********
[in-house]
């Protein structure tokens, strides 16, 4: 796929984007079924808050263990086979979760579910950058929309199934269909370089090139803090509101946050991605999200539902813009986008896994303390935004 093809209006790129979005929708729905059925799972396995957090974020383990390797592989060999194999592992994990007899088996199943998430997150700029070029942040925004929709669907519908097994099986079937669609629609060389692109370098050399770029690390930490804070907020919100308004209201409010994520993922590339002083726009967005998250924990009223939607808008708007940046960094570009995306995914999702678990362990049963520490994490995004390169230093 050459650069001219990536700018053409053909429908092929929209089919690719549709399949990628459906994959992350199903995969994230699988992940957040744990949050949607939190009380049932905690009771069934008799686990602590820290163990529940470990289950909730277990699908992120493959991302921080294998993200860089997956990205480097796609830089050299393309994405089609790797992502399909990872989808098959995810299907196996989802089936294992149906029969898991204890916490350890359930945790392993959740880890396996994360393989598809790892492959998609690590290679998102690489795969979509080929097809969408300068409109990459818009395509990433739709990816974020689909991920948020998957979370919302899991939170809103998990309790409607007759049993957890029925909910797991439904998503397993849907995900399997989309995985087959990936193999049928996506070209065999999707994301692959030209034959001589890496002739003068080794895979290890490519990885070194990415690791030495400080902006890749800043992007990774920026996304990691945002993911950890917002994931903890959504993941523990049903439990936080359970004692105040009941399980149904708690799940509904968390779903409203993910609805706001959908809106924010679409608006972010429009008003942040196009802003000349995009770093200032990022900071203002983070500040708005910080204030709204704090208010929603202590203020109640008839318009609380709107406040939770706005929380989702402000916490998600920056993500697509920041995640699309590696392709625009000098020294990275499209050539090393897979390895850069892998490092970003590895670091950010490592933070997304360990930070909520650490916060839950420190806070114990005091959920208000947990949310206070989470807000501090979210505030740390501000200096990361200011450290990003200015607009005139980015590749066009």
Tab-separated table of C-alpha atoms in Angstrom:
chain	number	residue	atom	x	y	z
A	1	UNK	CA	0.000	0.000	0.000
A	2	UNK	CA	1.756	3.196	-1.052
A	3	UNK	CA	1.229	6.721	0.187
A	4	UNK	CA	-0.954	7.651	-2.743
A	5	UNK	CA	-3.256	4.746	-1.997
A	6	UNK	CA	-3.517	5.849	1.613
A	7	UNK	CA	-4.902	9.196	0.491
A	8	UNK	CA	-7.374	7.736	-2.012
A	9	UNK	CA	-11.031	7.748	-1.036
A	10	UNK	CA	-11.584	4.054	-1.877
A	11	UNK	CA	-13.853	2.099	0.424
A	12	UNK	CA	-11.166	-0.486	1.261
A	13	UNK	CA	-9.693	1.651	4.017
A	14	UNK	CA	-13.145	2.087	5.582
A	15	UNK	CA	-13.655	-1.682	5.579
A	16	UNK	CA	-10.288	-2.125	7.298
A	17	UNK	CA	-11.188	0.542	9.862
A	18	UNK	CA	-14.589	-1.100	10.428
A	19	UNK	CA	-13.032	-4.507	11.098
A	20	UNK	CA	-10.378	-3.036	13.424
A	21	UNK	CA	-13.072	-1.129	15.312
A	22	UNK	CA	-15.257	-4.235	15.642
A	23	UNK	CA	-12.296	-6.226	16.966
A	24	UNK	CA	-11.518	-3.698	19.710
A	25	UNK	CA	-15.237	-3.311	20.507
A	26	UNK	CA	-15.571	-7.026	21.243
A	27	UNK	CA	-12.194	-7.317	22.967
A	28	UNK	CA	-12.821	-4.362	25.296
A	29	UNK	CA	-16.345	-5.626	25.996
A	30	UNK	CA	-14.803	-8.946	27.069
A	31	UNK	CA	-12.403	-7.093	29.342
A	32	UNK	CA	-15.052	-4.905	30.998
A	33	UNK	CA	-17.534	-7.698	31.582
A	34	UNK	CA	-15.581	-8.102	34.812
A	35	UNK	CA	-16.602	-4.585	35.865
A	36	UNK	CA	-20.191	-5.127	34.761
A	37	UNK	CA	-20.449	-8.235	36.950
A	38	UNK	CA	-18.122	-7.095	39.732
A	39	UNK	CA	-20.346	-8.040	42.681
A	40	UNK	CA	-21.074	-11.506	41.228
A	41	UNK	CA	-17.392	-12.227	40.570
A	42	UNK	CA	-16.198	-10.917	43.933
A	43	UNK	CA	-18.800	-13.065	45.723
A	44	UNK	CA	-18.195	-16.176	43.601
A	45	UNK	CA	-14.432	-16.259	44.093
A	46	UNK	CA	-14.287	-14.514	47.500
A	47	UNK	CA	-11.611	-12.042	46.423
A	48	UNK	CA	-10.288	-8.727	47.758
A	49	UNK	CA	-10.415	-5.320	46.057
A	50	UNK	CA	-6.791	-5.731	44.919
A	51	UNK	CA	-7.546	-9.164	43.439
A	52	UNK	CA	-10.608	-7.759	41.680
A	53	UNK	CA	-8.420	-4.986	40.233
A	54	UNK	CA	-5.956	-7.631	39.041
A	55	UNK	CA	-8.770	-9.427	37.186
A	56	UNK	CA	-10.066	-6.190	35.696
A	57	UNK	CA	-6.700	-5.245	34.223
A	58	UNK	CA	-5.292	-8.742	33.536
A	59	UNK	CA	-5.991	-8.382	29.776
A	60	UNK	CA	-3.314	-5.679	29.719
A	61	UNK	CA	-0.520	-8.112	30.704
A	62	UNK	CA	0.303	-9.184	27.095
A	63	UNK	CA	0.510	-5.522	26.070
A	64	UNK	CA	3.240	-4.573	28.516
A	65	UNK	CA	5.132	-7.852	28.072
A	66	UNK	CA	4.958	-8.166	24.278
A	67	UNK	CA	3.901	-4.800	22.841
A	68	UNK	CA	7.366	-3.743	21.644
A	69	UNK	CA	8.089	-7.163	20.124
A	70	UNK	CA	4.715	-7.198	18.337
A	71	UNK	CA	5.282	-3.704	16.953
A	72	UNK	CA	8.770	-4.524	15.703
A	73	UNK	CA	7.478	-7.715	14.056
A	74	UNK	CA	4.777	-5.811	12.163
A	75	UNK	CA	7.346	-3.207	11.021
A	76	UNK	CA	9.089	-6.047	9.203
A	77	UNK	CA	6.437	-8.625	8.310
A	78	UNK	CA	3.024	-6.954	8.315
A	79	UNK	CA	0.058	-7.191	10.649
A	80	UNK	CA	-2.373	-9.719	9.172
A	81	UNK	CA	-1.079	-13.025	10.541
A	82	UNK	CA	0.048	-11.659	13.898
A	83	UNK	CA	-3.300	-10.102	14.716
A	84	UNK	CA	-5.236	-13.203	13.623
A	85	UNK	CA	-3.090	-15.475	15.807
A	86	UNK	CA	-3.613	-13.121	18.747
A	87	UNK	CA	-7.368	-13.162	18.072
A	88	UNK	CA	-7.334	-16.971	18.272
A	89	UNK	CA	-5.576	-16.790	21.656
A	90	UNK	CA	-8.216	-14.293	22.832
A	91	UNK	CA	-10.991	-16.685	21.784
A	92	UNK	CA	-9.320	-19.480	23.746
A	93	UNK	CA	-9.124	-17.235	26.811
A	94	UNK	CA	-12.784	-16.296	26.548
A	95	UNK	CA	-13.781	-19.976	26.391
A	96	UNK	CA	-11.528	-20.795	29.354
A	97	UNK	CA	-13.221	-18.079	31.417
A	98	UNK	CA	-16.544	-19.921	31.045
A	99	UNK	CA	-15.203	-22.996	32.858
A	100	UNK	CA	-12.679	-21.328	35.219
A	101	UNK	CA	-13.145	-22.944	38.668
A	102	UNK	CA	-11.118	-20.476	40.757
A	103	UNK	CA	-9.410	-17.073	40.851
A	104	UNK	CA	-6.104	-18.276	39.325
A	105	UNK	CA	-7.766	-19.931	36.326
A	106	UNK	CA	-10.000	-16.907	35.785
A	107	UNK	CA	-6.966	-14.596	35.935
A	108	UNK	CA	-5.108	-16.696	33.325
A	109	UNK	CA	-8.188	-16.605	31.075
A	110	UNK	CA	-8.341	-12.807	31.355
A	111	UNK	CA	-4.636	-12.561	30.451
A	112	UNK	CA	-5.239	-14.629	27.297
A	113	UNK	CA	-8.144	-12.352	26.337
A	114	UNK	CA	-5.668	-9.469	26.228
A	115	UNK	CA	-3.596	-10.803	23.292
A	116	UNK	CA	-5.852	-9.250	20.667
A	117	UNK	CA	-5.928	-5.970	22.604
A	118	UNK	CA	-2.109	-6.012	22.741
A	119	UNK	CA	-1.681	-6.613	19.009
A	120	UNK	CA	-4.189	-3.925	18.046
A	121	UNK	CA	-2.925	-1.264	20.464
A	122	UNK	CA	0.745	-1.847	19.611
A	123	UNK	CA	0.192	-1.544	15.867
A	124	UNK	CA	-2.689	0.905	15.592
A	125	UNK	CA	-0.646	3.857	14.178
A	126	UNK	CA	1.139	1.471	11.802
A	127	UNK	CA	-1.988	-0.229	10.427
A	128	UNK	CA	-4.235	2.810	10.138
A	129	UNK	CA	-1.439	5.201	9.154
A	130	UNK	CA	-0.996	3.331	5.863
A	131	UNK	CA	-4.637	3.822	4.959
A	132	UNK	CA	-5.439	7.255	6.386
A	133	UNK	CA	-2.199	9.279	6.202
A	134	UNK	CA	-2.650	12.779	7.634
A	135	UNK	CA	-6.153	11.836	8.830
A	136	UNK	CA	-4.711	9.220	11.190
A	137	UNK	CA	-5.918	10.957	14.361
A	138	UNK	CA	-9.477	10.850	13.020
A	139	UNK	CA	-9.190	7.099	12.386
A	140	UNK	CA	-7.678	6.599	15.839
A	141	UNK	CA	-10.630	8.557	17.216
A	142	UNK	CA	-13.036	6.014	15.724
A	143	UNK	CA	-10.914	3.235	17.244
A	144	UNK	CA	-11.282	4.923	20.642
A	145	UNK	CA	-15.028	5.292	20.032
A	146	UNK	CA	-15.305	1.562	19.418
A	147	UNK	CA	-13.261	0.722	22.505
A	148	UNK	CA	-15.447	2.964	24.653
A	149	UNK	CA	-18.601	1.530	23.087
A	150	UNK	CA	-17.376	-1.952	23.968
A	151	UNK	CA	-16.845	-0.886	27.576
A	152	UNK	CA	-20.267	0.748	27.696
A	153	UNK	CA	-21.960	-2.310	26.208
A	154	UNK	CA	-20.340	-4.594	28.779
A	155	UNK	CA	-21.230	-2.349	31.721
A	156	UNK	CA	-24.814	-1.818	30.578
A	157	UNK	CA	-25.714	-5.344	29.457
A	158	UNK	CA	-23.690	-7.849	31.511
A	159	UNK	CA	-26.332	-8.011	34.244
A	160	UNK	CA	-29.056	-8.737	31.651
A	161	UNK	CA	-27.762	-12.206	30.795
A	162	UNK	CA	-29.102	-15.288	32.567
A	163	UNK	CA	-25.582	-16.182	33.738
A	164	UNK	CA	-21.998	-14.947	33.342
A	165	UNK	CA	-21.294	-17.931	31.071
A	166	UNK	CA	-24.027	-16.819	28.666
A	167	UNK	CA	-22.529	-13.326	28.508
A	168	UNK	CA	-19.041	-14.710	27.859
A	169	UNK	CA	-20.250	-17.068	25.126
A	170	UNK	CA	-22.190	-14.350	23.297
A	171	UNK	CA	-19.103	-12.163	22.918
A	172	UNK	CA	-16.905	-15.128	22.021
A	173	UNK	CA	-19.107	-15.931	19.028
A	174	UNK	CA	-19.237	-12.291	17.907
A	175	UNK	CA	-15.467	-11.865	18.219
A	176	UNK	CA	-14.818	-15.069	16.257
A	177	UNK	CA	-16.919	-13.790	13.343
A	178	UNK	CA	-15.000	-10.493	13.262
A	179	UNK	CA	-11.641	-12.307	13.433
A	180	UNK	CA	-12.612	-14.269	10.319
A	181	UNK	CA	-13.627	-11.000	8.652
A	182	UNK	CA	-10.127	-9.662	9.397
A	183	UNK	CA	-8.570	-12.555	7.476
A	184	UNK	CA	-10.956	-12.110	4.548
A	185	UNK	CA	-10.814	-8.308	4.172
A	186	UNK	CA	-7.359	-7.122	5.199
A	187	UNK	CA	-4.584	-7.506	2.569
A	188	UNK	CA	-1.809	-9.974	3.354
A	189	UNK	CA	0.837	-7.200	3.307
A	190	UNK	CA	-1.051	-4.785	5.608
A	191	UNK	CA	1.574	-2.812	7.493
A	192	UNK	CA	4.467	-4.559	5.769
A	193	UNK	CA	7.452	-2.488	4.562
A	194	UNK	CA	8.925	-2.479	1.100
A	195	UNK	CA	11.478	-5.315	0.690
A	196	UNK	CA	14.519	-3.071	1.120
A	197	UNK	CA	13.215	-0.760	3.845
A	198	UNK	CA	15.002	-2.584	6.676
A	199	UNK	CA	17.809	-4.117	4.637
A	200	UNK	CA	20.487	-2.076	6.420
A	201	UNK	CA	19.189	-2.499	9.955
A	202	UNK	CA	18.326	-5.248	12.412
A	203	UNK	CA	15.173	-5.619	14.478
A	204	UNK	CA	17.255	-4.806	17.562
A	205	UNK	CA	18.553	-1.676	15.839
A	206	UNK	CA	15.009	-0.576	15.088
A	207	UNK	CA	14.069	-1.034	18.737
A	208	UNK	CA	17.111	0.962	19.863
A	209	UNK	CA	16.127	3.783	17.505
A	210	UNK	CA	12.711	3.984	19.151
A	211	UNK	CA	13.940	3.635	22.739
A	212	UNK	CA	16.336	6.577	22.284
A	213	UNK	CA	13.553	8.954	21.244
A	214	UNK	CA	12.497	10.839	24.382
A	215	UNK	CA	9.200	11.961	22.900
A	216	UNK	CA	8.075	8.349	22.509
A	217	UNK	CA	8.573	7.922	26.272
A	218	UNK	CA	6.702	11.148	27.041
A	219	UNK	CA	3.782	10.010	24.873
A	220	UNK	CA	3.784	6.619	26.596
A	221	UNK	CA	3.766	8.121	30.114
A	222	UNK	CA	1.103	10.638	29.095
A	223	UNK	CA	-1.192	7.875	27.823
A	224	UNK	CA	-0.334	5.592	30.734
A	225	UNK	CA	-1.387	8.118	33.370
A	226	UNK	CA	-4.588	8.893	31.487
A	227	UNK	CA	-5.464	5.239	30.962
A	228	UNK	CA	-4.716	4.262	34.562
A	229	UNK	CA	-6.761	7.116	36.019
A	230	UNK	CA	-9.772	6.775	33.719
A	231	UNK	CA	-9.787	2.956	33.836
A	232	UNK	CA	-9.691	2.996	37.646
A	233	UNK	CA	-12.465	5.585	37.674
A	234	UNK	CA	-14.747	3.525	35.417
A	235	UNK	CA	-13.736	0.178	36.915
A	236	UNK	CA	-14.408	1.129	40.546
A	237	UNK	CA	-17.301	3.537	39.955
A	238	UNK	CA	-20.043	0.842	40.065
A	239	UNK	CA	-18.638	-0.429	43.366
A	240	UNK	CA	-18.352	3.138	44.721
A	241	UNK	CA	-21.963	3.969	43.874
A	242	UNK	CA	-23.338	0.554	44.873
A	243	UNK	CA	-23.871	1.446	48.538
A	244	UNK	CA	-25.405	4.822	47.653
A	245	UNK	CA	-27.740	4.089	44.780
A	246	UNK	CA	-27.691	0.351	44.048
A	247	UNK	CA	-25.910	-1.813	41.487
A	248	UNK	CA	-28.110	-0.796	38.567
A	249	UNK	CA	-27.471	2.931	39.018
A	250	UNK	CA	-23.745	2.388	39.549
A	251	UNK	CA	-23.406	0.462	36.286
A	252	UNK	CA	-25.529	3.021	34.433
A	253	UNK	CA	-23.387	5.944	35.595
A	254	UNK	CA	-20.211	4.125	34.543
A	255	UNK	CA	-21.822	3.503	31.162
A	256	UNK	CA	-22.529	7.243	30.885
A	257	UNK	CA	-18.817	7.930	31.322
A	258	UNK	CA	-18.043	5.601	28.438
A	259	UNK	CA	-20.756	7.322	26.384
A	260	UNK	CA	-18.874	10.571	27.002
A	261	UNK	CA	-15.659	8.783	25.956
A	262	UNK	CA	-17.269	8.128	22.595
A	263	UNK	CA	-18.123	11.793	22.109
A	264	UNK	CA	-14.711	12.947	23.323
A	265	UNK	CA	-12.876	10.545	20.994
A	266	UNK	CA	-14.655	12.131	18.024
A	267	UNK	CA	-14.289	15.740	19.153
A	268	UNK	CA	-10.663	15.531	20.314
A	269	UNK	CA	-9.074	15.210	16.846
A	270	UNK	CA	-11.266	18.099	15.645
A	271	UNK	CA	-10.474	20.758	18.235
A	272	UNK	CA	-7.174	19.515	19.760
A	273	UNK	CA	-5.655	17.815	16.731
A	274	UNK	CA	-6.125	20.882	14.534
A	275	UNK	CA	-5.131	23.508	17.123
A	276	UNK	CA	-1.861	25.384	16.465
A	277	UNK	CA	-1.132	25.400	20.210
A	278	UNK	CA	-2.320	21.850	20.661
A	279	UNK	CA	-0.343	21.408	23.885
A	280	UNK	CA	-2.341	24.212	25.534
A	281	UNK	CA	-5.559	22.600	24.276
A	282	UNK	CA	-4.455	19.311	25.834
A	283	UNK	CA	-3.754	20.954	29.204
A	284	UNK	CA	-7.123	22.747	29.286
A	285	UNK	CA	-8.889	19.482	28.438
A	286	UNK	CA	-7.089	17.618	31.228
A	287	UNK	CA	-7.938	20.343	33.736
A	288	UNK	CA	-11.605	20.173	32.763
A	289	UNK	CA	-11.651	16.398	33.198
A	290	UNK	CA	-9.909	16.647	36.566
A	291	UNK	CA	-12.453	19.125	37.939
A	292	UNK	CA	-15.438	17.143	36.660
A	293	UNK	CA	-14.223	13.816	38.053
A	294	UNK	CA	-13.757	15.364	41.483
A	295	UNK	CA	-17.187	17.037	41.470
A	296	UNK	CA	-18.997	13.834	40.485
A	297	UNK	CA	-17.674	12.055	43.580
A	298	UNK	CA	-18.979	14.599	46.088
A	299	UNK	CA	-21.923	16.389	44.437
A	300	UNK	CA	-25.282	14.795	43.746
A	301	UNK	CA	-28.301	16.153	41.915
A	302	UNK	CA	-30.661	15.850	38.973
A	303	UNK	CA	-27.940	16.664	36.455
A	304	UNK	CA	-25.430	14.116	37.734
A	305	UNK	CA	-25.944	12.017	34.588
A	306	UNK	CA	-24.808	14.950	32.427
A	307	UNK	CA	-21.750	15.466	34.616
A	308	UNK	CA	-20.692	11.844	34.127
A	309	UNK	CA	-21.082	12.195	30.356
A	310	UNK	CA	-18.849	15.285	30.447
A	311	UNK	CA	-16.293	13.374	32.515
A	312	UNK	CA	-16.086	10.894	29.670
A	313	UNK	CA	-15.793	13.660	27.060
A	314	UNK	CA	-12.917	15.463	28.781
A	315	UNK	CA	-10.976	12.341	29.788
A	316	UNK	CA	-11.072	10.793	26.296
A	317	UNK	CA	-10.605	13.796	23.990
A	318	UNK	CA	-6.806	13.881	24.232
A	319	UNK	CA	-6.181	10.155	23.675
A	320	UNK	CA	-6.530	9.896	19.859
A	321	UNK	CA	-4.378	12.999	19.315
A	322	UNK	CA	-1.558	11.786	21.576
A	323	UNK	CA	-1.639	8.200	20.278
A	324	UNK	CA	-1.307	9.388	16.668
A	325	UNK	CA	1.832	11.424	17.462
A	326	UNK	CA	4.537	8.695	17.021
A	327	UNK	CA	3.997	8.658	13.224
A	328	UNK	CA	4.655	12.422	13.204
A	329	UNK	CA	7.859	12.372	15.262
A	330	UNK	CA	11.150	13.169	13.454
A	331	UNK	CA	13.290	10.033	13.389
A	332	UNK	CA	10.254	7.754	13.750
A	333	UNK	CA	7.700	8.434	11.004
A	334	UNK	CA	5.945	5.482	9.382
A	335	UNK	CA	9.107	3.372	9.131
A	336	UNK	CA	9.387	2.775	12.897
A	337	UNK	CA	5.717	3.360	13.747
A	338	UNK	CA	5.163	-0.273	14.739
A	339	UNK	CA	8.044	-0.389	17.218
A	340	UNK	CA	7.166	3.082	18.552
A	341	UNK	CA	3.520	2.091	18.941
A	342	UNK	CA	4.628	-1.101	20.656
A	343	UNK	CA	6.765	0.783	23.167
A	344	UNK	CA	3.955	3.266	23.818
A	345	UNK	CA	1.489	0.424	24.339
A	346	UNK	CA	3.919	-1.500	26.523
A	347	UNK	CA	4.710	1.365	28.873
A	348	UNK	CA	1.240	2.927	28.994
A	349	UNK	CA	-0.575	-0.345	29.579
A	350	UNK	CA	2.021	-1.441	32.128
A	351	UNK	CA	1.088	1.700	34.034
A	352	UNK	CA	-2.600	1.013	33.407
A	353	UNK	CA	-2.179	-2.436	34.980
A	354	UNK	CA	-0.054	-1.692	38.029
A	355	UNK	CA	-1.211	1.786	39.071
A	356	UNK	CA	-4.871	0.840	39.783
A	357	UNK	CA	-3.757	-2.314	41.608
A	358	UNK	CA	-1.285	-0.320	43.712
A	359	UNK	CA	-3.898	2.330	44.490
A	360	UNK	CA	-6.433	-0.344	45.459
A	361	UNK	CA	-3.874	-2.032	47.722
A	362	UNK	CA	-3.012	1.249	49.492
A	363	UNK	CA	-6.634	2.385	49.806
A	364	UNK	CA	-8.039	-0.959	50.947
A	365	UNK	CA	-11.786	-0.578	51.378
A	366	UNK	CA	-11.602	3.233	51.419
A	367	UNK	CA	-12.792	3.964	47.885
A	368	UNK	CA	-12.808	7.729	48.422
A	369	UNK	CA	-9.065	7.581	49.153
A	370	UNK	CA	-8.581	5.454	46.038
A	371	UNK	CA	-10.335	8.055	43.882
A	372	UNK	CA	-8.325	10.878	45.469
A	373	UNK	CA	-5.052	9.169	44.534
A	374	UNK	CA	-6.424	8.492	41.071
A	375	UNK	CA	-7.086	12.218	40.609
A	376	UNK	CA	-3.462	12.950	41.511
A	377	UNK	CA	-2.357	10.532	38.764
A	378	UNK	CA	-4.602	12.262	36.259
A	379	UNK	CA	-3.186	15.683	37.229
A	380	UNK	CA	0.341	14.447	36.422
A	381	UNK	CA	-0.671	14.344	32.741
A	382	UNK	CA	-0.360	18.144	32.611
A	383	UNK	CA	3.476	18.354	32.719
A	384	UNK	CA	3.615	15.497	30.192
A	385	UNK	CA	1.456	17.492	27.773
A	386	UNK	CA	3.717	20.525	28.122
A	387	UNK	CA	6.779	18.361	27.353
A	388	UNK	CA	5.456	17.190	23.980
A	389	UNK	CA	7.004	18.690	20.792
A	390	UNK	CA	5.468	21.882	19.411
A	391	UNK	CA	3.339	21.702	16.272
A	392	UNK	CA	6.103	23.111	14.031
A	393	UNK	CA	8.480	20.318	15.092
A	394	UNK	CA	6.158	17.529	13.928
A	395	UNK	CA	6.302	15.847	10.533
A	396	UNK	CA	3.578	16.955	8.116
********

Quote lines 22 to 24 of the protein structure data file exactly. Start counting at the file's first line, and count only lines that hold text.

A	18	UNK	CA	-14.589	-1.100	10.428
A	19	UNK	CA	-13.032	-4.507	11.098
A	20	UNK	CA	-10.378	-3.036	13.424